Methane manipulated with a light touch
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An inexpensive catalyst powered by light can turn gaseous hydrocarbon molecules such as methane into valuable liquid organic molecules, Shanghai Tech University researchers have shown.
Photocatalysis is currently enjoying a resurgence of interest in synthetic organic chemistry, with visible-light-driven ‘photoredox’ catalysis in particular enjoying a moment in the sun. Once activated by light, photoredox catalysts can break otherwise unreactive bonds in organic molecules, as a step toward creating new molecules difficult to make by other means.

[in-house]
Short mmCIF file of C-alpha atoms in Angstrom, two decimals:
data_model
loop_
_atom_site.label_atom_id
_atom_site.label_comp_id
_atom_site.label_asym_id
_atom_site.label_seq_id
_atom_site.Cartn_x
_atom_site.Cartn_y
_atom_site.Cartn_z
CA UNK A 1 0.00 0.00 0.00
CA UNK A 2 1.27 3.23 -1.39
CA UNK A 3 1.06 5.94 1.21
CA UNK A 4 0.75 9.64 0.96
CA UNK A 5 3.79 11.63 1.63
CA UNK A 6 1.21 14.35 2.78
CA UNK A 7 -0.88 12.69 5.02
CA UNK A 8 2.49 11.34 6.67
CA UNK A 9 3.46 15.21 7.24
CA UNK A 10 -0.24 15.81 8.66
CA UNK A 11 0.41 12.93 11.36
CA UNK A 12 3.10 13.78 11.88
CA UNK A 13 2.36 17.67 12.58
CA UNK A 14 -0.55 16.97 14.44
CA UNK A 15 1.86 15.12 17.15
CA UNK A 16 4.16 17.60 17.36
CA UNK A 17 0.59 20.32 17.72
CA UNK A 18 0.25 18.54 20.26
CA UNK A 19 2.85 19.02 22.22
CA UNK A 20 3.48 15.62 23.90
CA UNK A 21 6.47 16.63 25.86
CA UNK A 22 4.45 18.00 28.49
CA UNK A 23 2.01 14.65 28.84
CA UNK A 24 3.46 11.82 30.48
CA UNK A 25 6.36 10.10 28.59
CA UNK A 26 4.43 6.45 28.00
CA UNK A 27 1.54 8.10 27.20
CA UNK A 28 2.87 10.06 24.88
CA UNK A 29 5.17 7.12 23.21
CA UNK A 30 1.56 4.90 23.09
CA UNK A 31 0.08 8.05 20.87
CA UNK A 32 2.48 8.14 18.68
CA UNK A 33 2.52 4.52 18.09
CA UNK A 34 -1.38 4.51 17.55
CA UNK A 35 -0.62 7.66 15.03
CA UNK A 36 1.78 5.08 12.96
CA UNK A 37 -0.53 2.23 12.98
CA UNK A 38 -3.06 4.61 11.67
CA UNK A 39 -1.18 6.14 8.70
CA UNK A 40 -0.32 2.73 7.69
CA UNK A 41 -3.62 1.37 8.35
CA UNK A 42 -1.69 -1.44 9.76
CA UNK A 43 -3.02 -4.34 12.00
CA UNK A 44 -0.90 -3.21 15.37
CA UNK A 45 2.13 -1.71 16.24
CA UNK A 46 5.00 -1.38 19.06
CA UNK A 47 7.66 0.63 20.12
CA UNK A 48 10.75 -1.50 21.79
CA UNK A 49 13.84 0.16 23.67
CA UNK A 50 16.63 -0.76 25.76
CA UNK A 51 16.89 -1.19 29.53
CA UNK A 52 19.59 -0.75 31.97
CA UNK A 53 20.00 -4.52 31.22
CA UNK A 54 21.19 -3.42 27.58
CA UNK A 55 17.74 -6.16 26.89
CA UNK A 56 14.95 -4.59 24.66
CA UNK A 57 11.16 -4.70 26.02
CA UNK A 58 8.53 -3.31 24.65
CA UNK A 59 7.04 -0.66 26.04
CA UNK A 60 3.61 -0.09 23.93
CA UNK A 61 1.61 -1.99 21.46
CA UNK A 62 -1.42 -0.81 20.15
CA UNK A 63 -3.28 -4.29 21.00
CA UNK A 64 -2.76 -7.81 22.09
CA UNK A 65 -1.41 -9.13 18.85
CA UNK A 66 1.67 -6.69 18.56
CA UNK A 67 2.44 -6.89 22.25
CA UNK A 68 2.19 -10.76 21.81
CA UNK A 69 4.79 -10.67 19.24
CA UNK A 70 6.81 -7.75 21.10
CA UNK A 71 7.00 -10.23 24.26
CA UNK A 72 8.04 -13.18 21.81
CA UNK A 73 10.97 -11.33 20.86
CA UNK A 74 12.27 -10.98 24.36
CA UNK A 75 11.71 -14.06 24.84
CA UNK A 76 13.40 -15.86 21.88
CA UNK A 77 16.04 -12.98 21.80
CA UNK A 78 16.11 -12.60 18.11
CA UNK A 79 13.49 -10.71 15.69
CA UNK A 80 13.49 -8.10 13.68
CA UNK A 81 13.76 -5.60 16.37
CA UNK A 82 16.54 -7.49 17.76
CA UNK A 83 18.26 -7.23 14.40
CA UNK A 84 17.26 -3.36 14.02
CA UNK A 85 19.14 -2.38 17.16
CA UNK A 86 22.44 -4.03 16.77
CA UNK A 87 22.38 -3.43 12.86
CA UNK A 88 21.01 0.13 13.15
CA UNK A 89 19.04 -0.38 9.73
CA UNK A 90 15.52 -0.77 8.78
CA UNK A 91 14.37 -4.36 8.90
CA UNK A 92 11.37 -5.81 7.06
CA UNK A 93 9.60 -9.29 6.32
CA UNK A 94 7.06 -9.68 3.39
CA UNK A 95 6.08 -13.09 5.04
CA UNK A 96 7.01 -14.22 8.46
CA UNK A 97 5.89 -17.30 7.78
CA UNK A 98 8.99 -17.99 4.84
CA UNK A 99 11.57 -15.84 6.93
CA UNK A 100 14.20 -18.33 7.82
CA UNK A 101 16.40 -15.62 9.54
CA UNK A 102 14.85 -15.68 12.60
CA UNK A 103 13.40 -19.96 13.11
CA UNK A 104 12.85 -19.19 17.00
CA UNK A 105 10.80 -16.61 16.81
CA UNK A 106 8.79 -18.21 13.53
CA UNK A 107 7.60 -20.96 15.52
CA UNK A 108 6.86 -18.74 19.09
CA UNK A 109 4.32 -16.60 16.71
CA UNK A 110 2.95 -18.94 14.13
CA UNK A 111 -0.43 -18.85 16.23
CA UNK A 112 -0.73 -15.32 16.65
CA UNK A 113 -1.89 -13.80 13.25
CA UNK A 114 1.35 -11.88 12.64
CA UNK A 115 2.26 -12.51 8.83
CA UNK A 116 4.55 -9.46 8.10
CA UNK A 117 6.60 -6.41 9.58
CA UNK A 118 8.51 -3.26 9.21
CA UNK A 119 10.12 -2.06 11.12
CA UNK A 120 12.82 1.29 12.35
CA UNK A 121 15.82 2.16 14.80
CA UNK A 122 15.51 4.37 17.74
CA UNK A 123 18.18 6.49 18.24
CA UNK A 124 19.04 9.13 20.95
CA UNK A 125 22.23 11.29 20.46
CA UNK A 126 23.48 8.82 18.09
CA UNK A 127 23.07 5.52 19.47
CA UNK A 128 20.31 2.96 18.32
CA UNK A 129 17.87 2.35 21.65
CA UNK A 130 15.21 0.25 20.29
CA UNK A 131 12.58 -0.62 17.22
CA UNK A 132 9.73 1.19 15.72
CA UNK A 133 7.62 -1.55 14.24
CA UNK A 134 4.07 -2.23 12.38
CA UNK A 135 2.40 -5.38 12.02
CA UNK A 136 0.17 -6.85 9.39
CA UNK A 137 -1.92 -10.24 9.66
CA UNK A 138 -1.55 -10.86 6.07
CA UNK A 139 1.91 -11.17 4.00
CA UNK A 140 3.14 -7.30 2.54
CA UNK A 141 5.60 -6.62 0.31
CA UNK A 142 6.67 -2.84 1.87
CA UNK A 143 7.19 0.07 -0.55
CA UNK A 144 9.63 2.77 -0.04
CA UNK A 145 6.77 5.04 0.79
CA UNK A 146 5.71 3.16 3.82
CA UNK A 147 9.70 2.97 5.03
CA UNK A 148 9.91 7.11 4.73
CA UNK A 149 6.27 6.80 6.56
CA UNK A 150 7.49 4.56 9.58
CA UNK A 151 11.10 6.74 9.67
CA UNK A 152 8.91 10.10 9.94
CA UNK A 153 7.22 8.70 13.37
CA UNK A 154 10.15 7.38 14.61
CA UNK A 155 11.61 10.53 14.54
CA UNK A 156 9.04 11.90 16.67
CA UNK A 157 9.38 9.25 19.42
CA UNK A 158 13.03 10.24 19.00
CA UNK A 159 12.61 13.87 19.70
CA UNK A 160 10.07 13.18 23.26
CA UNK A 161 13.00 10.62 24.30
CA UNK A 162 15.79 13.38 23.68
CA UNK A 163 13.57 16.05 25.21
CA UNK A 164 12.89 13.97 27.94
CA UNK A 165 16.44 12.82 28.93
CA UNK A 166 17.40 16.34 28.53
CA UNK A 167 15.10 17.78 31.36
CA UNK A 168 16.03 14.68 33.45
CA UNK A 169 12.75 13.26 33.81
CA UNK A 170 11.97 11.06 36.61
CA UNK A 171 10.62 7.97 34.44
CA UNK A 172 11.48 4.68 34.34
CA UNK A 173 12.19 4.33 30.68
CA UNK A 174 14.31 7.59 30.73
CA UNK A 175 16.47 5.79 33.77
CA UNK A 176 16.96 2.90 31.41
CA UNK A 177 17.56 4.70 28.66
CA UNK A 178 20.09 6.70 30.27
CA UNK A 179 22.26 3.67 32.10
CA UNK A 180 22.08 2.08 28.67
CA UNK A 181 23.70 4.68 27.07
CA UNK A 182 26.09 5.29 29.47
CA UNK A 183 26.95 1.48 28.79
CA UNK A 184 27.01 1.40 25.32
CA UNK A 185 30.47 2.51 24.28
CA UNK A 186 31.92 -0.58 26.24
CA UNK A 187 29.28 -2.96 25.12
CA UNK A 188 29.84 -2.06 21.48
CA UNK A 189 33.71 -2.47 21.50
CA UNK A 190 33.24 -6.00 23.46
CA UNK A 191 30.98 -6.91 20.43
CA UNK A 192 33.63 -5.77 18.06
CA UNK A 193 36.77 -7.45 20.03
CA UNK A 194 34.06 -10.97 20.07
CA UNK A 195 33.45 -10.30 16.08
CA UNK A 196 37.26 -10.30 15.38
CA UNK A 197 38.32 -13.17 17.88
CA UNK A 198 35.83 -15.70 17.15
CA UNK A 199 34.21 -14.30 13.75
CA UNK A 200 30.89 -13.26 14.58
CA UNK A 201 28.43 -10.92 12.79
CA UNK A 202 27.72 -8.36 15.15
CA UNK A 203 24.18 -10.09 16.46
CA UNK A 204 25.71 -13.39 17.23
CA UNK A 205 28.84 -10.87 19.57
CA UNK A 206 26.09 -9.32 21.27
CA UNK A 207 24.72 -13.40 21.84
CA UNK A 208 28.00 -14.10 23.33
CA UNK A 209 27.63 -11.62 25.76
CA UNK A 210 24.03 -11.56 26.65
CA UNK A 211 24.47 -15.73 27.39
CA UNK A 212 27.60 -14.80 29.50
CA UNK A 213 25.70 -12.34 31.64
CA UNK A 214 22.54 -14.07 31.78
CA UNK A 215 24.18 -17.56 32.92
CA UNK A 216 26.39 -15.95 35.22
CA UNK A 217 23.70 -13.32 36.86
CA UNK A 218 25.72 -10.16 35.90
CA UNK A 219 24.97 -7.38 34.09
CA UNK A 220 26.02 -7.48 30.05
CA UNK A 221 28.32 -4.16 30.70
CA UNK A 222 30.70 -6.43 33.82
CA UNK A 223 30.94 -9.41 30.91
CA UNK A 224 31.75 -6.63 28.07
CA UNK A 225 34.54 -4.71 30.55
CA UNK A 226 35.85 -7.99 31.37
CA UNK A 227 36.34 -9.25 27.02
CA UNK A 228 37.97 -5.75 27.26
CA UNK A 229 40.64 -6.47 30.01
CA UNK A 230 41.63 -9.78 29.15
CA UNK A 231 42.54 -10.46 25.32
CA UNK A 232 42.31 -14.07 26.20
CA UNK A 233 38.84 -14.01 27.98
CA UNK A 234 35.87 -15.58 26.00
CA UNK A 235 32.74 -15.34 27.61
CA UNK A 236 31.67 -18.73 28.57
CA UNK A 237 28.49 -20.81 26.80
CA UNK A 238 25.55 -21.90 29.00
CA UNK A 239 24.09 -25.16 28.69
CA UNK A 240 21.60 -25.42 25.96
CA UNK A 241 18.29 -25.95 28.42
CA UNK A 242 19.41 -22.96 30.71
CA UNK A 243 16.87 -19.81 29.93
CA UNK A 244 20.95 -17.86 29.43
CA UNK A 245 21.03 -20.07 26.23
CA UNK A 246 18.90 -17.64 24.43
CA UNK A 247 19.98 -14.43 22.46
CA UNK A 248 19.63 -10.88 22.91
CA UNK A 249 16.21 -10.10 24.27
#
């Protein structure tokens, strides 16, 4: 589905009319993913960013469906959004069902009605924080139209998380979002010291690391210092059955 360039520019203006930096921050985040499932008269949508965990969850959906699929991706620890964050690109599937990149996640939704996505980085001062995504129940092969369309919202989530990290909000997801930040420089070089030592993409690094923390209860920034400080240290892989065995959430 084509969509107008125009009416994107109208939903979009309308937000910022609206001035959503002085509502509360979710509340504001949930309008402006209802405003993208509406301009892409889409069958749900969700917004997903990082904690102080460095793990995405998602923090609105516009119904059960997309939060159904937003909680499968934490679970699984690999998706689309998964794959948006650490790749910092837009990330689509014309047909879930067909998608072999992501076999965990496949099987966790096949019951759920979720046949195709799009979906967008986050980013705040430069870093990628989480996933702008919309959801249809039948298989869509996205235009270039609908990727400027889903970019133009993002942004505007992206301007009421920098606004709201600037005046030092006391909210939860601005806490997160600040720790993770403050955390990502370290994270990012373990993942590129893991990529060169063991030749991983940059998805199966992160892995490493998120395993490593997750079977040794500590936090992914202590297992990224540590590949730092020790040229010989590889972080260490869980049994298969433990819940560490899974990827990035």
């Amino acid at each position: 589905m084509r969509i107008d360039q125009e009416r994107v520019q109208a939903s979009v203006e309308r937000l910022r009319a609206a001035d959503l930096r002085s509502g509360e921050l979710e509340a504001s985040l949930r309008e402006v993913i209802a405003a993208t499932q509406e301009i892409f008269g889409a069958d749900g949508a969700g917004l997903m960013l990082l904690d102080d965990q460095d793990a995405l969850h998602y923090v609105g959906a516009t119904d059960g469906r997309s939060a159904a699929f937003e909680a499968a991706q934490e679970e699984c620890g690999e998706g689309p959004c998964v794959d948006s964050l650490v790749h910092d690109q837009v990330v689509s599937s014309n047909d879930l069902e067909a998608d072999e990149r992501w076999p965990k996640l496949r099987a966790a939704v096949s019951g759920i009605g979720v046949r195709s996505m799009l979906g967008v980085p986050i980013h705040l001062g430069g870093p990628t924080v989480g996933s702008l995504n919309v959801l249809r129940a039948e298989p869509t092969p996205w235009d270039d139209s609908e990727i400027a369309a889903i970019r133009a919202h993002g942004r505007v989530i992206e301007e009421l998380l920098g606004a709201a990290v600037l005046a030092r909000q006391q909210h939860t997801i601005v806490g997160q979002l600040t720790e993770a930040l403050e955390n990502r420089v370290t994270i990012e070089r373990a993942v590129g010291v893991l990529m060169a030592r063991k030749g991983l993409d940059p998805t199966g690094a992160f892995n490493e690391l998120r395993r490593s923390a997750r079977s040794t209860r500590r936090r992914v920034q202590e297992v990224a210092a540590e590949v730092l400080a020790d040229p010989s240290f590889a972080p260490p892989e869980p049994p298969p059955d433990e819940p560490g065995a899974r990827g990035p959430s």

Methane, or natural gas, has great potential as an inexpensive chemical feedstock — but gaseous reactants can hard to handle in chemical reactions, and methane is an unreactive molecule.
The team has now shown that inexpensive cerium salts can act as visible-light photocatalysts in a reaction to turn methane and related gaseous hydrocarbons into various liquid products. The starting gas and a liquid mixture containing the catalyst could simply be pumped together through a network of transparent tubes bathed in light to produce the product.
- Science 361, 668–672 (2018). doi: 10.1126/science.aat9750
|School of Physical Science and Technology, ShanghaiTech, China||1|